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Insects: love or hate?

 
Seth Wetmore
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Name your favorite hated insect here:
Name your most loved insect also here:
My favorite to hate: Mosquito
My most loved: Lady bug
Have fun.
 
Dale Hodgins
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Although not an insect, slugs top my hate list. Those living on the wet Pacific coast must hate slugs or risk expulsion. (:

I love the praying mantis because it's a bug killer that looks ninja cool.
 
Alder Burns
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My all time favorite insects are the fireflies, and I miss them desperately since moving West. This might be totally against the thinking of quite a few permies, but since one of the main prey of the larvae is slugs, I fantasize about introducing them!!
 
Leila Rich
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I'd come closest to hating flies.
I've inherited my mother's rather..allergic..reaction to bluebottles buzzing,.
Also if I have lots of flies around it's a sign something's out of whack with my management-so I can't blame the flies, dammit!
Coolest insect: definitely the weta

We don't have native rodents, and the giant weta has filled that niche, weight and dietwise.
They hang out in rotten wood, so the woodpile is the traditional domestic spot to find them.
While they look pretty hardcore, and some species will give you a good nip, they're basically harmless.
 
Seth Wetmore
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That is one impressive potato bug the KING POTATO BUG! Cool picture.
 
Jennifer Wadsworth
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When I was a kid, living in Mombasa, Kenya, we had some truly awesome insects. One of my faves were "walking sticks" or "stick bugs". One evening when my parents were having a dinner party, I was called outside to the back patio to observe a walking stick that was about 2 ft long and about 1.5 inches in diameter at the thickest part of it's body. It was slowly unfolding and refolding it's wings (deep purple) as it stalked across the patio. It was probably about 10 inches tall. One of the most incredible bugs I've ever seen.



My favorite bug is the dung beetle (also plentiful in Kenya and everywhere in the world). We would go to game preserves and instead of watching big game animals at watering holes, I'd be off looking for dung beetles kicking their dung balls along. At one point I staged an intervention when a beetle inadvertently kicked it's dung ball onto a thorny branch and couldn't get it loose. I couldn't bear to see it tugging away! I decided then that I had been a dung beetle in a former life.

While flies and mosquitos are TRULY annoying to me, my least favorite insects are those that infect people and cause serious health issues.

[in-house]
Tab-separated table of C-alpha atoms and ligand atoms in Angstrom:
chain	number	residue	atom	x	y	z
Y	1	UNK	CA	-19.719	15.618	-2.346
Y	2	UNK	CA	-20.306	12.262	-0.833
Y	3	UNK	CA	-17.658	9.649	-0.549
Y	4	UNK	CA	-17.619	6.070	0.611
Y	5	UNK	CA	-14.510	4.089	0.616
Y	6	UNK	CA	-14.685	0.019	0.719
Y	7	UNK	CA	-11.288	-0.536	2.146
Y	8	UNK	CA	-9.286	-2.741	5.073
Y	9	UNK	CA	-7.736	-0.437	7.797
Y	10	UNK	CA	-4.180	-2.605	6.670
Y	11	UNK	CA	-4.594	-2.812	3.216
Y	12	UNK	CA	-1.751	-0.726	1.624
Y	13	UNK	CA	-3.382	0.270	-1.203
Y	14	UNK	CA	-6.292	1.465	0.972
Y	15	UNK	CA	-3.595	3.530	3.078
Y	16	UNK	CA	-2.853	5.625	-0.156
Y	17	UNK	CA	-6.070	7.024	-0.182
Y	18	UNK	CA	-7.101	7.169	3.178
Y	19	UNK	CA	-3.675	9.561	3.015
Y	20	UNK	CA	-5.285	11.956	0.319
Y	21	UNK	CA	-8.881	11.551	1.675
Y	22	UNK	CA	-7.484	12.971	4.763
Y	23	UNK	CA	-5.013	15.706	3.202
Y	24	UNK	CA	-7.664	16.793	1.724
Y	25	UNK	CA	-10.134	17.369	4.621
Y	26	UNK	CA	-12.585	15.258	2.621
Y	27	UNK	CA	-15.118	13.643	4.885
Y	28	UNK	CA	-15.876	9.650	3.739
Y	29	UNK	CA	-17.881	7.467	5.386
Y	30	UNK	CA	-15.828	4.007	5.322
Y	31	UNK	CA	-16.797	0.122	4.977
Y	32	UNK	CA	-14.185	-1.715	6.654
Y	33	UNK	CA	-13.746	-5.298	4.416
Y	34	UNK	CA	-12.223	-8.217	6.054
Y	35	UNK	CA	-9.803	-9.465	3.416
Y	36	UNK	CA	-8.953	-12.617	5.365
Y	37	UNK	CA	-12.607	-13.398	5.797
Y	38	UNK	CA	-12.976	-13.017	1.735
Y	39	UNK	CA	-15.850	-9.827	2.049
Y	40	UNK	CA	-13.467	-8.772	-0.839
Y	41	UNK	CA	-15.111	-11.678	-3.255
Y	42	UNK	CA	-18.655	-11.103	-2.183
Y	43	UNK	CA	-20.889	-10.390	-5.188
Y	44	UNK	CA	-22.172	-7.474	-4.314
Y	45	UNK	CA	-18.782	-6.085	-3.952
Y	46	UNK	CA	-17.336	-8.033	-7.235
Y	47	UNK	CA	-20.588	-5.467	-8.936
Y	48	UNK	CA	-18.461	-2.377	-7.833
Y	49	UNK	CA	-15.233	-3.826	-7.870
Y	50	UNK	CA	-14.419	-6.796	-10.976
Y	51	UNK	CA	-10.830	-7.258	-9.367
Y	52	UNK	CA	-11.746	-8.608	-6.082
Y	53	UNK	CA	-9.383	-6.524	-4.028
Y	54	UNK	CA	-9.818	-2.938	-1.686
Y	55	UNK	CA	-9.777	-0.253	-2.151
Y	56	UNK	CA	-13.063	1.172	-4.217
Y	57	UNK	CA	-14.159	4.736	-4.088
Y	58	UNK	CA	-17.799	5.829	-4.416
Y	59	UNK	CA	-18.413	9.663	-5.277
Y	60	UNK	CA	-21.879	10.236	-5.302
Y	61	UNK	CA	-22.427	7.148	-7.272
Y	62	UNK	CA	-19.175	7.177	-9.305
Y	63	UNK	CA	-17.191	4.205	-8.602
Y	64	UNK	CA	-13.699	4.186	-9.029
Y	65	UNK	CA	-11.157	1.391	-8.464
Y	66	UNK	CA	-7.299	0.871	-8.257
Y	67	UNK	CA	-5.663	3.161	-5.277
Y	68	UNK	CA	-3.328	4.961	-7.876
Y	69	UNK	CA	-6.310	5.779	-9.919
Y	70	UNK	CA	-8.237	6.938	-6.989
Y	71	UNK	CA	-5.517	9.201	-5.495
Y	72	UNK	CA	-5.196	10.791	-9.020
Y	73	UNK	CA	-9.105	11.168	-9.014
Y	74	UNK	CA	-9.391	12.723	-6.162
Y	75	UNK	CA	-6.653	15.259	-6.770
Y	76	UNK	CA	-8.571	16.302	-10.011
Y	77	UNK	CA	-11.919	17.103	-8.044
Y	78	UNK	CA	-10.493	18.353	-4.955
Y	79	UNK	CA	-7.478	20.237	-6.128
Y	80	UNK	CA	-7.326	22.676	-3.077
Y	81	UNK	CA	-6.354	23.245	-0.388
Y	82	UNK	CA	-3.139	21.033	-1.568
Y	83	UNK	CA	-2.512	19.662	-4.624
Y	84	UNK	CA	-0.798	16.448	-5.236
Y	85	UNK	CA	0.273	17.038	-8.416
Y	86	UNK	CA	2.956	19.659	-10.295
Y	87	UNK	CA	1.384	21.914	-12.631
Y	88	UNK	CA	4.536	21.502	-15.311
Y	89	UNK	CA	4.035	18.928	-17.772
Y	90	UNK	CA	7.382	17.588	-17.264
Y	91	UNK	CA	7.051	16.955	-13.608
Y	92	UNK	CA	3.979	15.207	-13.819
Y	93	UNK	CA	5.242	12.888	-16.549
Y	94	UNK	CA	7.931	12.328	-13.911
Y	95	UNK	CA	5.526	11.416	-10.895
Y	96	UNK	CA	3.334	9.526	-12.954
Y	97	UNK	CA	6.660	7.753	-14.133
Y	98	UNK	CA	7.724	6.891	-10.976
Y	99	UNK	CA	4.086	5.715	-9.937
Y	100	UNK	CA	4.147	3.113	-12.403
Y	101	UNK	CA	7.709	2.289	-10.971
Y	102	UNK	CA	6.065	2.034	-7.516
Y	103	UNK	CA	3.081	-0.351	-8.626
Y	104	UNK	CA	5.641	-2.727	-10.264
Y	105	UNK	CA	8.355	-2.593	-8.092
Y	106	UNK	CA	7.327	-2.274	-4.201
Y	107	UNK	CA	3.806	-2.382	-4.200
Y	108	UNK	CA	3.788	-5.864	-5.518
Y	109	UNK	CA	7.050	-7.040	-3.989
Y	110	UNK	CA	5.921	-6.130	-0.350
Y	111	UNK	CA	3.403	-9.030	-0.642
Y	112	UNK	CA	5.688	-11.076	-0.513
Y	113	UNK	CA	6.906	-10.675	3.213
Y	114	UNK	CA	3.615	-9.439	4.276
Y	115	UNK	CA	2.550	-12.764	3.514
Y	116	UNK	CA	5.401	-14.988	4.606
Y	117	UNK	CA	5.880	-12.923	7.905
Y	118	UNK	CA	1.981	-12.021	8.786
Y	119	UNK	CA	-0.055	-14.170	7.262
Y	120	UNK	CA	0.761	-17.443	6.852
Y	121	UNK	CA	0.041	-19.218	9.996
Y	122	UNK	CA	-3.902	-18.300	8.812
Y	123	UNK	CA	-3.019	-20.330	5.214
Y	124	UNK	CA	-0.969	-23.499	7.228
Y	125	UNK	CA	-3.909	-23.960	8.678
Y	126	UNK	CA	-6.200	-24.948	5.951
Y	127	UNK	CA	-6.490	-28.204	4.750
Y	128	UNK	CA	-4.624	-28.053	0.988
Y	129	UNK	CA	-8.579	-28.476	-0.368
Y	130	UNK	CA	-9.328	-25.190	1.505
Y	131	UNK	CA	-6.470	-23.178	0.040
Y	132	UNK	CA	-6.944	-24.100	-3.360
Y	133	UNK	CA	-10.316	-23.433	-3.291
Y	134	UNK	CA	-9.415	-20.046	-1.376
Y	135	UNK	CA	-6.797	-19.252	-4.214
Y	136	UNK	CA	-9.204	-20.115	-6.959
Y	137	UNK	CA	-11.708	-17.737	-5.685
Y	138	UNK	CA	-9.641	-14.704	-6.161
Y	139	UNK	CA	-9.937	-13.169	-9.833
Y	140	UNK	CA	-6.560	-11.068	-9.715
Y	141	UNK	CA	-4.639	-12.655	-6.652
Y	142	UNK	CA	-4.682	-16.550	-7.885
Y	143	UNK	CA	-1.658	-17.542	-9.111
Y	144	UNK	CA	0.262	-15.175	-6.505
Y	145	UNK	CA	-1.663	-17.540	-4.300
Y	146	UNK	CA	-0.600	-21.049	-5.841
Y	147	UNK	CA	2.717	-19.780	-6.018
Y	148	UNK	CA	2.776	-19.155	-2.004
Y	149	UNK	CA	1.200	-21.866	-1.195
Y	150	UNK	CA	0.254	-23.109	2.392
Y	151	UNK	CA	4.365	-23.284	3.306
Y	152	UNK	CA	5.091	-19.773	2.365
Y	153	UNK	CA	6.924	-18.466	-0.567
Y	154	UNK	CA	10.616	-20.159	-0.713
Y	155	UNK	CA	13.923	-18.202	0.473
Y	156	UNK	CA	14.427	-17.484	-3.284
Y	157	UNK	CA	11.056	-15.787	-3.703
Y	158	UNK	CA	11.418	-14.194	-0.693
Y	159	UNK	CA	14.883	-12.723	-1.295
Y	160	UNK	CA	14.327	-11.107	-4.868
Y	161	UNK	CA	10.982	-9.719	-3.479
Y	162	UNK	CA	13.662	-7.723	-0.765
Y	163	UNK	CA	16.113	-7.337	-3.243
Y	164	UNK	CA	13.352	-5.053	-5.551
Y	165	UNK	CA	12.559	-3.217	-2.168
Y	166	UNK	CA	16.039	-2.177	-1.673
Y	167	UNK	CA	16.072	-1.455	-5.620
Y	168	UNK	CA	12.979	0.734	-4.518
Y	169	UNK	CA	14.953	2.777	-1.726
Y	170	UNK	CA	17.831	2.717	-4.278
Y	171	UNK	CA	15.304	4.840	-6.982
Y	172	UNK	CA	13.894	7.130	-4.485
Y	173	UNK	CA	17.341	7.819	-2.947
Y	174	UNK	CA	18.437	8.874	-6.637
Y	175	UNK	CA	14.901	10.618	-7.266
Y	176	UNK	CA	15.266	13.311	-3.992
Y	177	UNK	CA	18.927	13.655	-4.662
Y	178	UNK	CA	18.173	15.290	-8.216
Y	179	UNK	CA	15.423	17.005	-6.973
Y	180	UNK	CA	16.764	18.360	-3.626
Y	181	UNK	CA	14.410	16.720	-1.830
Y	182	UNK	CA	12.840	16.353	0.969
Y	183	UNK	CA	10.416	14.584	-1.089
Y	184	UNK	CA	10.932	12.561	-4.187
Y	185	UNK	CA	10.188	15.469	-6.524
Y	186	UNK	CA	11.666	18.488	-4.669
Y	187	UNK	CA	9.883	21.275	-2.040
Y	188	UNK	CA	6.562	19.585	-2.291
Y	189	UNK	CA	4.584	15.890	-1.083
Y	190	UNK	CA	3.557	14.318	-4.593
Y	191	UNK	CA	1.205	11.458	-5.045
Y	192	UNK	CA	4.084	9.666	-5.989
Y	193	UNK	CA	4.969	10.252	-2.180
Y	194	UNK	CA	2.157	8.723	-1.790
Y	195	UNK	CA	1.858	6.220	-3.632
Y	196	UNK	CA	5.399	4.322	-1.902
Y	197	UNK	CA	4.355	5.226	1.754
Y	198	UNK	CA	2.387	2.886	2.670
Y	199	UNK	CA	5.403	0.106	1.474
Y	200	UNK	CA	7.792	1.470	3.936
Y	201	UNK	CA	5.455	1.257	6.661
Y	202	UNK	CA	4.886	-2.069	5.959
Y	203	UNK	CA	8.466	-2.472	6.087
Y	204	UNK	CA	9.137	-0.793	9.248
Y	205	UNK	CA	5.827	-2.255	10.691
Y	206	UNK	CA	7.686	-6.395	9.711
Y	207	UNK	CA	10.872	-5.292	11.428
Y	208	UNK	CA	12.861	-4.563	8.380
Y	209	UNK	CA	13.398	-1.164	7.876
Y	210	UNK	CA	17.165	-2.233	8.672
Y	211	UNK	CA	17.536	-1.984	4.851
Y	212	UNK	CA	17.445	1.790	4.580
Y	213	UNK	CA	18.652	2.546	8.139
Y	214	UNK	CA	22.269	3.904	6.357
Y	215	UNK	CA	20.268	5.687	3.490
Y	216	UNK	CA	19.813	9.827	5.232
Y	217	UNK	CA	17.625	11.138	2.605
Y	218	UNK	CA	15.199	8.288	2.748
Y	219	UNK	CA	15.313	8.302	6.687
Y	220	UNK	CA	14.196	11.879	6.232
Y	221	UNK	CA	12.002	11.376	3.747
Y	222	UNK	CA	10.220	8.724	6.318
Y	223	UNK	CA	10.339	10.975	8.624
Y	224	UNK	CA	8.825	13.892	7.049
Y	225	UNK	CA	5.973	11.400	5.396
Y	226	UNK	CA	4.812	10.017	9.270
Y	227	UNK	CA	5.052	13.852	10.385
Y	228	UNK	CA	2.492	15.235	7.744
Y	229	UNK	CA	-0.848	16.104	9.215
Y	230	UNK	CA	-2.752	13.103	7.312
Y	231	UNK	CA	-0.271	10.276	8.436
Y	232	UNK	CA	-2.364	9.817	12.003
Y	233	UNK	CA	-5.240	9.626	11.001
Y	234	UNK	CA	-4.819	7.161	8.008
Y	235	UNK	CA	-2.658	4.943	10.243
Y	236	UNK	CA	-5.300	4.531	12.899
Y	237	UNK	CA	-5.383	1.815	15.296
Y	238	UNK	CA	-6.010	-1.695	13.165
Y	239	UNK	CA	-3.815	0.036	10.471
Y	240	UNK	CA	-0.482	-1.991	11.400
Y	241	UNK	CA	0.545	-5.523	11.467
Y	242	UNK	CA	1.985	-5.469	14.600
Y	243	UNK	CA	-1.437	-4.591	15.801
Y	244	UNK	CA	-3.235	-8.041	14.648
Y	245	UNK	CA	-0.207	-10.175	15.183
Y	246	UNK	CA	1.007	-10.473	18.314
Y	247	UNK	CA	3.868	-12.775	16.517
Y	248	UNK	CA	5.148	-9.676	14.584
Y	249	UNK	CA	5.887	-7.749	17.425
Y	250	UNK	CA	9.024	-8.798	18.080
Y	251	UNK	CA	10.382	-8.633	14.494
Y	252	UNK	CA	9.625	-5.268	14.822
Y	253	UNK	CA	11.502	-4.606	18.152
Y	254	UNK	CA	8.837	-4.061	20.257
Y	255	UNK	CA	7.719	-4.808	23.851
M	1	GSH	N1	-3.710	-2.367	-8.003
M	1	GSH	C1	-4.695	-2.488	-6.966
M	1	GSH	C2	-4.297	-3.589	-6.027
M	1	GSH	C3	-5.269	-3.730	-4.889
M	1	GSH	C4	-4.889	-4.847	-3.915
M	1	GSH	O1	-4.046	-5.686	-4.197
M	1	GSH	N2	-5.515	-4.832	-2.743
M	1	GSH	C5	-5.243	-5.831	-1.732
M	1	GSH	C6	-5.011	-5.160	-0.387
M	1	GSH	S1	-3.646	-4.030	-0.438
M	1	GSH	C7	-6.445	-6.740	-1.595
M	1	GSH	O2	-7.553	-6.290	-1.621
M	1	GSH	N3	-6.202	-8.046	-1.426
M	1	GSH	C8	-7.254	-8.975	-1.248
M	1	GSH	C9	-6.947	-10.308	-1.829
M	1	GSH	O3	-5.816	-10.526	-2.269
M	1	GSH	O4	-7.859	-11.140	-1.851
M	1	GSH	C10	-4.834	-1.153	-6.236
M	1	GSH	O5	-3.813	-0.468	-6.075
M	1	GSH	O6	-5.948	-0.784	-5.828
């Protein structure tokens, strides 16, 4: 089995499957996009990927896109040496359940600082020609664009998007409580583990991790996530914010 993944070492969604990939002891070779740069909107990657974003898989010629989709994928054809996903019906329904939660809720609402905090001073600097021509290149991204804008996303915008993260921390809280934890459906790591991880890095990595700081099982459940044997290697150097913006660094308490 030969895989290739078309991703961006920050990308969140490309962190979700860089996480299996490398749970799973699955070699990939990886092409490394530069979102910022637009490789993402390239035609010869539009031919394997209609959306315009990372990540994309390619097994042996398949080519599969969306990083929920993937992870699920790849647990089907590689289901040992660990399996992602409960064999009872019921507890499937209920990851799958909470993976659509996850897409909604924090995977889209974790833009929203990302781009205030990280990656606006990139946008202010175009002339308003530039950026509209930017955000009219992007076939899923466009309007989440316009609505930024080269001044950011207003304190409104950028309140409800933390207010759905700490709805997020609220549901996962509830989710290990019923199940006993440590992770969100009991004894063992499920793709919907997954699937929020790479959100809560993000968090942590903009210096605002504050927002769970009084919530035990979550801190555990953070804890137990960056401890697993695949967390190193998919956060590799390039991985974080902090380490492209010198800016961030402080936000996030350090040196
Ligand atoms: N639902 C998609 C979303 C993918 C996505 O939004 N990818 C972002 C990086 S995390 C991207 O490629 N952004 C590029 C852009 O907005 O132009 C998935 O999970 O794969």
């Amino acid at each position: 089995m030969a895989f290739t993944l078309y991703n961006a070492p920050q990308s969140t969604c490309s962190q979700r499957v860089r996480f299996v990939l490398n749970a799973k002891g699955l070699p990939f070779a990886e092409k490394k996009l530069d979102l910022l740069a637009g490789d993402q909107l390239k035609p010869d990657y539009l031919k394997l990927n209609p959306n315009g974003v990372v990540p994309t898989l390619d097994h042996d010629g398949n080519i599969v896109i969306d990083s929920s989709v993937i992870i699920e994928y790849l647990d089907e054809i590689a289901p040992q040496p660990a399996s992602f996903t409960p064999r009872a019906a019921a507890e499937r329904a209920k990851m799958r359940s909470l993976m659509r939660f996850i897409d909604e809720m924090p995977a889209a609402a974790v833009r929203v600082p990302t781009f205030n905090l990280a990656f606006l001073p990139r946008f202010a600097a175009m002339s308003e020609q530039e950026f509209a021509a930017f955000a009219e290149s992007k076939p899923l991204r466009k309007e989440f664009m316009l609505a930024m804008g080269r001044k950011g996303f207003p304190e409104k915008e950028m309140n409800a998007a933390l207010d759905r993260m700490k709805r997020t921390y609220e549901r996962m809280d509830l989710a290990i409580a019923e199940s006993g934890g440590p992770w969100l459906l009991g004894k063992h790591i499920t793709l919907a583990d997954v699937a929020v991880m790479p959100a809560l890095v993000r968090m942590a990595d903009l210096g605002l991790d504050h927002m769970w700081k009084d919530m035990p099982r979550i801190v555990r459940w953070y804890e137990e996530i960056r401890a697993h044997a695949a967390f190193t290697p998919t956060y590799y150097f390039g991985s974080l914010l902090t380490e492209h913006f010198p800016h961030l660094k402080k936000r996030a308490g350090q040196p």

Seth Wetmore
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That is a neat looking bug. Cool wings. The walking sticks I have seen in North America, were wing less or I did not notice thier wings. Thanks for the photo.
 
Ann Torrence
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I'm trying to find a reason to appreciate earwigs. I have failed for four summers in a row. Even the hens won't eat them.
 
Abe Connally
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Leila Rich wrote: I'd come closest to hating flies.
I've inherited my mother's rather..allergic..reaction to bluebottles buzzing,.
Also if I have lots of flies around it's a sign something's out of whack with my management-so I can't blame the flies, dammit!
Coolest insect: definitely the weta

We don't have native rodents, and the giant weta has filled that niche, weight and dietwise.
They hang out in rotten wood, so the woodpile is the traditional domestic spot to find them.
While they look pretty hardcore, and some species will give you a good nip, they're basically harmless.

wow, that thing needs to be domesticated and improved for food production!
 
Seth Wetmore
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How would you declaw/despike the thing? Definatly not anything like plucking a chicken. Yow momma. what if it decide to chase you around the house. Yikes.
 
Jennifer Wadsworth
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In grad school (1990s) at University of WI - Madison, I worked in the Entomology Dept. for awhile and used to help one of the professors edit the "Food Insects Newsletter" (now online). He had folks from all over the world bring in new "treats" to conferences. I wouldn't be surprised if that guy above has been eaten much like a large cricket. I have to say that "pupae puffs" have a similar consistency to Cheetos and come in a variety of flavors (including cheddar).
 
Seth Wetmore
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Jennifer that is cool.
I myself am not a big fan of insects as a meal.
I am impressed you found them paletable. People interest me in all there concepts and actions. Good stuff.
 
Abe Connally
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Seth Wetmore wrote:How would you declaw/despike the thing? Definatly not anything like plucking a chicken. Yow momma. what if it decide to chase you around the house. Yikes.


We eat grasshoppers at least once a year. You pick out the legs after boiling them. They turn red like lobster. With a bit of garlic and lime, they're decent. I could easily see us eating a big cricket like that.

But, more importantly, poultry, fish, and pigs would love them, too. If they could convert orchard prunings to high protein pig food, I'm all for it.

In the end, eggs and bacon taste better than crickets. Still, developing a big insect that can convert low quality material into protein would be a worthwhile venture.
 
Matu Collins
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Ah, this is a tough one!